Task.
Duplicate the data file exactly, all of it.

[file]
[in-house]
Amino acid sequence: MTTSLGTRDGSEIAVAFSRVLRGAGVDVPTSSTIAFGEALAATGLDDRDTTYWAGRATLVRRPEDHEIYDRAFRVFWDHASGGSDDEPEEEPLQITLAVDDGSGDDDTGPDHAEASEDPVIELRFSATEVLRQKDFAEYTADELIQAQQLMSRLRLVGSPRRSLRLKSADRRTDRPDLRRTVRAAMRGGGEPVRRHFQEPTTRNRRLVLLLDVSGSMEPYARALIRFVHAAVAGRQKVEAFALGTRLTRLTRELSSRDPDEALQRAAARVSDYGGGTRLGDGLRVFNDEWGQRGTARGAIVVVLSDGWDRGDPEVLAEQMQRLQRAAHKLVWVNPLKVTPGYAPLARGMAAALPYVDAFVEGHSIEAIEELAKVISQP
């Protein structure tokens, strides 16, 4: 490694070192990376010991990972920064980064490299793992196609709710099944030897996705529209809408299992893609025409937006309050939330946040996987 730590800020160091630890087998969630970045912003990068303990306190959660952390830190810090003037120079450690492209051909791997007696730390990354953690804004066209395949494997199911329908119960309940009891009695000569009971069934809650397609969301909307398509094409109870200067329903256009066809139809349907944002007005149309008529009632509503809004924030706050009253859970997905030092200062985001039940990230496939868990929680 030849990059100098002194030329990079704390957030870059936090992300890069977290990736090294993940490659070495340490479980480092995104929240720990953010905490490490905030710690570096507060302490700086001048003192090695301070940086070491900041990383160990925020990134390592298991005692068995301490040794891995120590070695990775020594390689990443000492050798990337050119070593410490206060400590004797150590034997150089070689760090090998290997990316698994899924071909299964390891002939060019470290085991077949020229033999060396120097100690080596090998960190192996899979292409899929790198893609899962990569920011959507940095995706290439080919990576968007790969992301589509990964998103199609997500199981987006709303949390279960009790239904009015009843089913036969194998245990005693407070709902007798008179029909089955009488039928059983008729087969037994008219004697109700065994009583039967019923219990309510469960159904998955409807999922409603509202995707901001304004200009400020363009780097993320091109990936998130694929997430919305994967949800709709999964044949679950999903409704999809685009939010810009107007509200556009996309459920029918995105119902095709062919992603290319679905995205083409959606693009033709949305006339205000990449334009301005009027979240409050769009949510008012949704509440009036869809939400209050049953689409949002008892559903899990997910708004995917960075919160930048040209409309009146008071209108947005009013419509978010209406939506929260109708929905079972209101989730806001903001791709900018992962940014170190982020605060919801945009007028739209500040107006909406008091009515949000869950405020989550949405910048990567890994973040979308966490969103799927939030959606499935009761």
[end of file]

[in-house]
Amino acid sequence: MTTSLGTRDGSEIAVAFSRVLRGAGVDVPTSSTIAFGEALAATGLDDRDTTYWAGRATLVRRPEDHEIYDRAFRVFWDHASGGSDDEPEEEPLQITLAVDDGSGDDDTGPDHAEASEDPVIELRFSATEVLRQKDFAEYTADELIQAQQLMSRLRLVGSPRRSLRLKSADRRTDRPDLRRTVRAAMRGGGEPVRRHFQEPTTRNRRLVLLLDVSGSMEPYARALIRFVHAAVAGRQKVEAFALGTRLTRLTRELSSRDPDEALQRAAARVSDYGGGTRLGDGLRVFNDEWGQRGTARGAIVVVLSDGWDRGDPEVLAEQMQRLQRAAHKLVWVNPLKVTPGYAPLARGMAAALPYVDAFVEGHSIEAIEELAKVISQP
């Protein structure tokens, strides 16, 4: 490694070192990376010991990972920064980064490299793992196609709710099944030897996705529209809408299992893609025409937006309050939330946040996987 730590800020160091630890087998969630970045912003990068303990306190959660952390830190810090003037120079450690492209051909791997007696730390990354953690804004066209395949494997199911329908119960309940009891009695000569009971069934809650397609969301909307398509094409109870200067329903256009066809139809349907944002007005149309008529009632509503809004924030706050009253859970997905030092200062985001039940990230496939868990929680 030849990059100098002194030329990079704390957030870059936090992300890069977290990736090294993940490659070495340490479980480092995104929240720990953010905490490490905030710690570096507060302490700086001048003192090695301070940086070491900041990383160990925020990134390592298991005692068995301490040794891995120590070695990775020594390689990443000492050798990337050119070593410490206060400590004797150590034997150089070689760090090998290997990316698994899924071909299964390891002939060019470290085991077949020229033999060396120097100690080596090998960190192996899979292409899929790198893609899962990569920011959507940095995706290439080919990576968007790969992301589509990964998103199609997500199981987006709303949390279960009790239904009015009843089913036969194998245990005693407070709902007798008179029909089955009488039928059983008729087969037994008219004697109700065994009583039967019923219990309510469960159904998955409807999922409603509202995707901001304004200009400020363009780097993320091109990936998130694929997430919305994967949800709709999964044949679950999903409704999809685009939010810009107007509200556009996309459920029918995105119902095709062919992603290319679905995205083409959606693009033709949305006339205000990449334009301005009027979240409050769009949510008012949704509440009036869809939400209050049953689409949002008892559903899990997910708004995917960075919160930048040209409309009146008071209108947005009013419509978010209406939506929260109708929905079972209101989730806001903001791709900018992962940014170190982020605060919801945009007028739209500040107006909406008091009515949000869950405020989550949405910048990567890994973040979308966490969103799927939030959606499935009761």